Residents should speak up for easier commutes and road and bridge repairs, according to Frederick city and county leaders.
At a joint news conference Tuesday, Frederick County Commissioner Paul Smith and city Alderwoman Carol Krimm praised a drafted transportation priorities plan that is under development by the Metropolitan Washington Council of Governments. Almost all major transportation projects need the council's blessing, so it's important to make sure the group's long-range plans reflect Frederick's needs, said Smith and Krimm.
The Frederick area has significant infrastructure issues, the officials said.
"We are actually behind the curve," Smith said.
Both Smith and Krimm sit on the council's Transportation Planning Board and say they like the way the drafted document ranks regional transportation issues.
Officials are looking for public feedback on the document. Smith and Krimm said they hope to see a sizable response from the Frederick County community. The comment period for the draft plan will remain open until Aug. 23.
The transportation board has spent several years working on the Regional Transportation Priorities Plan, a process that included polling 660 residents for their opinions on transportation challenges and solutions.
Maintaining current transportation systems is of highest importance, but easing transit crowding and road congestion is next on the list, according to the draft. The report pays special attention to a bottleneck along four miles of I-70 in Frederick, and Krimm said the board has also given even greater focus to traffic flow along I-270.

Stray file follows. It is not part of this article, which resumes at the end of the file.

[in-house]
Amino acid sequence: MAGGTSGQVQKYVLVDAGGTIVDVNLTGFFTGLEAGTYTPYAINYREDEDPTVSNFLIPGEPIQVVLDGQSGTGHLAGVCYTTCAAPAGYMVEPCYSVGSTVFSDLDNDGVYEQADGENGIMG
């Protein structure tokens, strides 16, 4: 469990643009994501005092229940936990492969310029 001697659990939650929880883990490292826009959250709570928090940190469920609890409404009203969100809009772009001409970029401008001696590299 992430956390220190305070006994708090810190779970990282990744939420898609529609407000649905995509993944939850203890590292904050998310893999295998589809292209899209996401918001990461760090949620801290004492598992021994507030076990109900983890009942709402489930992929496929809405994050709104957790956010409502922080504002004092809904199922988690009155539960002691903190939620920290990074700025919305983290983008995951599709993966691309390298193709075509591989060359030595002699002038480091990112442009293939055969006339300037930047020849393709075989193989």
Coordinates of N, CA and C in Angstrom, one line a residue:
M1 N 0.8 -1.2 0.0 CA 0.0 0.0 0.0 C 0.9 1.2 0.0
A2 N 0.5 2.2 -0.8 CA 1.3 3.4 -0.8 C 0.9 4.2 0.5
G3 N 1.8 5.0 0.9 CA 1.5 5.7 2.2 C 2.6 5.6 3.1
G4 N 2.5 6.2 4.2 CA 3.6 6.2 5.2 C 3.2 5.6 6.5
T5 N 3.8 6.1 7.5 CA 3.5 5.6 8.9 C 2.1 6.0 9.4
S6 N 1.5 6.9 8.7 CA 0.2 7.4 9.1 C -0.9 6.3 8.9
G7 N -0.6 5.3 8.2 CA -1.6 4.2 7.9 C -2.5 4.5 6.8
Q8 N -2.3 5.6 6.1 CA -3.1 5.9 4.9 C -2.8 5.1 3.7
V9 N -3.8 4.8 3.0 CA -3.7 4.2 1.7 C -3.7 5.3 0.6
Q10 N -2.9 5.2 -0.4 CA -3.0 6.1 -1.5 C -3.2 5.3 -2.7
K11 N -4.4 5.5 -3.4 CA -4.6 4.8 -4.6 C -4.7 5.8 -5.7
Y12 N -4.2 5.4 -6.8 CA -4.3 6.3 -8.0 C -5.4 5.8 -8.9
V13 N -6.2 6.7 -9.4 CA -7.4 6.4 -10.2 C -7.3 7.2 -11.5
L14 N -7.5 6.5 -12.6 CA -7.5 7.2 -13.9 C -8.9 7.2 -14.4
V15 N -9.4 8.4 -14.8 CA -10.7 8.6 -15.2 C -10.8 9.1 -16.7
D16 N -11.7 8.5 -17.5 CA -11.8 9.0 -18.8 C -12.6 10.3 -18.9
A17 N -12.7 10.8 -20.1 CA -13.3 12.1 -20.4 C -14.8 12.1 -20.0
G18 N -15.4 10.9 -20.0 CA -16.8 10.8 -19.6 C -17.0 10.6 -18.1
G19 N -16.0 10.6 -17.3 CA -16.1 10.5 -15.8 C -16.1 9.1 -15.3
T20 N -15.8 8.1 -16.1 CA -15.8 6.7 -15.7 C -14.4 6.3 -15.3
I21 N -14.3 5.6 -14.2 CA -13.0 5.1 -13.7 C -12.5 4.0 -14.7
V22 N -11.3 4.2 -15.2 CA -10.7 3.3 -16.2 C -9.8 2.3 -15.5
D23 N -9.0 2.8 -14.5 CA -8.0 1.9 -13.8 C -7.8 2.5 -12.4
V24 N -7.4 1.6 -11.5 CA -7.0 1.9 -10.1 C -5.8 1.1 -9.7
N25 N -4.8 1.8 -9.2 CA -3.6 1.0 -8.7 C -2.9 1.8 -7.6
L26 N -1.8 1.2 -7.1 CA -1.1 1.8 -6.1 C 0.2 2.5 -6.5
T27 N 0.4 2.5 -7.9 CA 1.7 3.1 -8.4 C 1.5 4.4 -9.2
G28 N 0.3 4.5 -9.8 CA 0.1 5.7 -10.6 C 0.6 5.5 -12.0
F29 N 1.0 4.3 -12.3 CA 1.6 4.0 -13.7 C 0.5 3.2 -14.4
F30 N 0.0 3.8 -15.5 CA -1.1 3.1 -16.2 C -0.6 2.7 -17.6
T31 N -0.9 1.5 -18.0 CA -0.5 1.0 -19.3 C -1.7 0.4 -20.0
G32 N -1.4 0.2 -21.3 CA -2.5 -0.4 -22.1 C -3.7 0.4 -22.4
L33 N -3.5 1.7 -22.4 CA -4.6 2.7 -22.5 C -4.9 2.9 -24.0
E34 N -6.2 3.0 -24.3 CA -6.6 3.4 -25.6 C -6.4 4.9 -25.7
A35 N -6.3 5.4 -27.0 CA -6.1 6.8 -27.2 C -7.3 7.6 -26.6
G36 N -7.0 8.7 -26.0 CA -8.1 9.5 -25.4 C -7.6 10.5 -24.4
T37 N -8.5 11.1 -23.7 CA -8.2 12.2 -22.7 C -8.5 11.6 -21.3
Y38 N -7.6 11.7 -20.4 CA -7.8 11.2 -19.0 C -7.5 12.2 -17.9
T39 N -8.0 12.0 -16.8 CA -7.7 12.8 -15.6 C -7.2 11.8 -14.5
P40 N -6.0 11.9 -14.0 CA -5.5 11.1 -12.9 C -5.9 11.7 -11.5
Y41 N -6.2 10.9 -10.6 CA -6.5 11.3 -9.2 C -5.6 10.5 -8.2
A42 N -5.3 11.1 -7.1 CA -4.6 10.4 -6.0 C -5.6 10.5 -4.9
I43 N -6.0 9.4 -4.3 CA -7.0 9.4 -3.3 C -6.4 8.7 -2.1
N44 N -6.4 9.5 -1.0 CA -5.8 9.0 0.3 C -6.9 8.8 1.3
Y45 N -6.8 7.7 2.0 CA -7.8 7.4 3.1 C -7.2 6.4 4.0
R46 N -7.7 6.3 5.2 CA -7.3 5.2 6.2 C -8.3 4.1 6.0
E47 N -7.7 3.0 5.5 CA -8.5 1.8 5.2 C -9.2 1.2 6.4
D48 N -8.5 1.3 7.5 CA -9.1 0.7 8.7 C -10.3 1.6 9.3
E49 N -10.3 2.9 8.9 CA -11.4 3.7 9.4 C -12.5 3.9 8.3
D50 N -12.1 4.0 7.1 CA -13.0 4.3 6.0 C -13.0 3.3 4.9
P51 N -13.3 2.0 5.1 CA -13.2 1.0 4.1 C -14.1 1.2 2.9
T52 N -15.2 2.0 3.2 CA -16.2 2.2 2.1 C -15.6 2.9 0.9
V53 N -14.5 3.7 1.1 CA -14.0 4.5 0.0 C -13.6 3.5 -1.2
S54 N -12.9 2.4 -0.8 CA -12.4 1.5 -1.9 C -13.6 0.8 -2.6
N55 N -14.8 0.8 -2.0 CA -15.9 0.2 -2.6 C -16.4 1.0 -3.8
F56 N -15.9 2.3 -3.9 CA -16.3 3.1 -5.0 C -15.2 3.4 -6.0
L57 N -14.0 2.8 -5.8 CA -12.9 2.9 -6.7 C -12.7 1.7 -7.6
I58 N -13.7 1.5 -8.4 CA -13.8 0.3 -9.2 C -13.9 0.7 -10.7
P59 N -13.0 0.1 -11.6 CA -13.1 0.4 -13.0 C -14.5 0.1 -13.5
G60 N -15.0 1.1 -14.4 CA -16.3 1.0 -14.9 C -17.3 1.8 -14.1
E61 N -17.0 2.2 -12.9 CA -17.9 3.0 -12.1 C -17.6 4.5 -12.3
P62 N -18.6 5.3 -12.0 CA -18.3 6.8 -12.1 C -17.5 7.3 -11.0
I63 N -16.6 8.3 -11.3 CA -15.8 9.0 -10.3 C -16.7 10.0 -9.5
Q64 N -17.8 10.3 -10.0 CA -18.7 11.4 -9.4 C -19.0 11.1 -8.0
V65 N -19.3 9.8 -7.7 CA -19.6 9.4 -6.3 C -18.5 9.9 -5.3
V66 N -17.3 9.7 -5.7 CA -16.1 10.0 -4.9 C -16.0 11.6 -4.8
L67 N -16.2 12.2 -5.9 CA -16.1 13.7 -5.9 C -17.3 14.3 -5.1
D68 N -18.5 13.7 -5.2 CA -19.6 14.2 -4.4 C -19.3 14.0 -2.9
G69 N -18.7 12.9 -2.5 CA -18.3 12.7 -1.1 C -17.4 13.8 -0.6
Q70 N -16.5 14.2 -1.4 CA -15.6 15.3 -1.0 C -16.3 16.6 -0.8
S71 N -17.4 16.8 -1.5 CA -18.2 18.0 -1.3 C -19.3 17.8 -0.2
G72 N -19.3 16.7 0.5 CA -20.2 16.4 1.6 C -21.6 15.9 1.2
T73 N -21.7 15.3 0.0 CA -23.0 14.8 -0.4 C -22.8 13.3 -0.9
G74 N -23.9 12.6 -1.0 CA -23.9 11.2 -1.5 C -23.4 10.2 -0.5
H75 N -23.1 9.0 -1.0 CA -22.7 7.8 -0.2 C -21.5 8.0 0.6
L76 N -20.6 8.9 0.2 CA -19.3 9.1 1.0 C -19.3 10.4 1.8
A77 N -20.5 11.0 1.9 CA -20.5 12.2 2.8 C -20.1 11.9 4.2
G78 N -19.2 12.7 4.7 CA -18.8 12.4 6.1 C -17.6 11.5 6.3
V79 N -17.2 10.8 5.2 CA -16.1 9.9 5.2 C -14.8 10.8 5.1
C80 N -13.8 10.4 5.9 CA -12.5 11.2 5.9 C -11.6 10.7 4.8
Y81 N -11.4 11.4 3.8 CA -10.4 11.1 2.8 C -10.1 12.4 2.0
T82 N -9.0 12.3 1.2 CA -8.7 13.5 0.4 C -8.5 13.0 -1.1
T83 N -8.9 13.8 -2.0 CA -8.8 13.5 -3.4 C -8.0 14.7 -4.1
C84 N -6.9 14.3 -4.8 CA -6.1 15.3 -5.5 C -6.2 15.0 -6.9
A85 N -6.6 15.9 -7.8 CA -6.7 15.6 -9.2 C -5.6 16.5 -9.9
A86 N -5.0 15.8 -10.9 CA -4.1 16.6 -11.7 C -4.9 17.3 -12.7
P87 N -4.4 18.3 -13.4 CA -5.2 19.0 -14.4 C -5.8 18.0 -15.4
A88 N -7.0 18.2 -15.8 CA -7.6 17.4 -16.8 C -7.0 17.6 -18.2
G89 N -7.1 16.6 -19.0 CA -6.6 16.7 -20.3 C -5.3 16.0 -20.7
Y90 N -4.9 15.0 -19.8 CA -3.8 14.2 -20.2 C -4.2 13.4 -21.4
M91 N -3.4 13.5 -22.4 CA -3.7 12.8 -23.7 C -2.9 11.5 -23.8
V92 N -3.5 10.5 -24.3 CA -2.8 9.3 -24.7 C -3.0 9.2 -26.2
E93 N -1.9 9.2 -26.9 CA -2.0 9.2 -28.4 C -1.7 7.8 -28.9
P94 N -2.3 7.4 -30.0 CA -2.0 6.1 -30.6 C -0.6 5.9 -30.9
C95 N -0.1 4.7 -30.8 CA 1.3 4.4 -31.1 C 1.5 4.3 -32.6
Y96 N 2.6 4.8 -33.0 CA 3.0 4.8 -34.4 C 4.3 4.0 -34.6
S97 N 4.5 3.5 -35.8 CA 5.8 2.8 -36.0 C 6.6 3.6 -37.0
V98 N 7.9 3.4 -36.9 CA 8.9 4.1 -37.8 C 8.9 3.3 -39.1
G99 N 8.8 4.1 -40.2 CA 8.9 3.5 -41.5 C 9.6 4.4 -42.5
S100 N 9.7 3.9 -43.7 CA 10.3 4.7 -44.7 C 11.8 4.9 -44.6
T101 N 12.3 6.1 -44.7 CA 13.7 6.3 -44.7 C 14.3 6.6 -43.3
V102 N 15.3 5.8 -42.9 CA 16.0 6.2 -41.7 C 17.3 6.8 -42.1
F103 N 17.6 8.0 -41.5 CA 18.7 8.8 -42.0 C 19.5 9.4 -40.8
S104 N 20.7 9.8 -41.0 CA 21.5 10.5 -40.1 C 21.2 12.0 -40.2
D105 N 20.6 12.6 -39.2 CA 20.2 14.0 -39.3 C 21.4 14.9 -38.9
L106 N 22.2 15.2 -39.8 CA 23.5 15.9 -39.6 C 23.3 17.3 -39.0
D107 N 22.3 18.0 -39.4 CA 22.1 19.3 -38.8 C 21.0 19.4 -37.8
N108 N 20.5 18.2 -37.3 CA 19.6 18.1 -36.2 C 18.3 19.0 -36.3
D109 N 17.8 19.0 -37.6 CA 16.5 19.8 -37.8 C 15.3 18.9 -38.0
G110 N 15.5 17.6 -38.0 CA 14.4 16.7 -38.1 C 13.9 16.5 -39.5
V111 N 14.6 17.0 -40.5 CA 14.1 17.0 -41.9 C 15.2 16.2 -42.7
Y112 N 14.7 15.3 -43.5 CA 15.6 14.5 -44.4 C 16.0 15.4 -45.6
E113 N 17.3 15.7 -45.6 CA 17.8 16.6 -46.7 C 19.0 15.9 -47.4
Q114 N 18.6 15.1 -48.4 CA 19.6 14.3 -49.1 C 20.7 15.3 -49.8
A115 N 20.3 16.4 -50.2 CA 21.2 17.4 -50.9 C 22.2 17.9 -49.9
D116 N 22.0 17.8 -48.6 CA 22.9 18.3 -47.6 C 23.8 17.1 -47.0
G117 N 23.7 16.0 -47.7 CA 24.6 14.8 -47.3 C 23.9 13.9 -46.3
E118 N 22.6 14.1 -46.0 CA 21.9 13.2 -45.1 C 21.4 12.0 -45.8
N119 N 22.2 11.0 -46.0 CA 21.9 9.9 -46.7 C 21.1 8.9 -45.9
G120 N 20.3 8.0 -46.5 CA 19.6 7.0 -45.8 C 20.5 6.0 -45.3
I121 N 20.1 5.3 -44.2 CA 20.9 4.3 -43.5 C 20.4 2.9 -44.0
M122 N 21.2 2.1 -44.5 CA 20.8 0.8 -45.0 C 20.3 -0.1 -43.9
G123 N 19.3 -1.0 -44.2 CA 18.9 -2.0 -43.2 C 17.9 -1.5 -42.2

A third priority in the plan is addressing other transportation challenges by providing more options for people with disabilities, encouraging alternative-fuel vehicles, and expanding cycling and walking opportunities.
Krimm said transportation networks affect all aspects of a community, and transit delays set back quality of life and the local economy.
Transportation needs are likely to climb with projections for population and job growth in the region, officials said during the news conference at Winchester Hall.
"I call it one of the perils of prosperity," said Frederick Alderwoman Karen Young, who chairs the council of government's board of directors.
But officials said the county's influence on the transportation planning board has been growing. Smith noted that the board recently gave a major boost to plans for an interchange at U.S. 15 and Monocacy Boulevard, an $84.5 million project that has topped the county's transportation wish list.
Frederick Mayor Randy McClement said it's only fitting that the city has a say when planners decide how to divvy up government funding.
"We are the second-largest municipality in the state, and we want to be heard," he said Tuesday.
Follow Bethany Rodgers on Twitter: @BethRodgersFNP.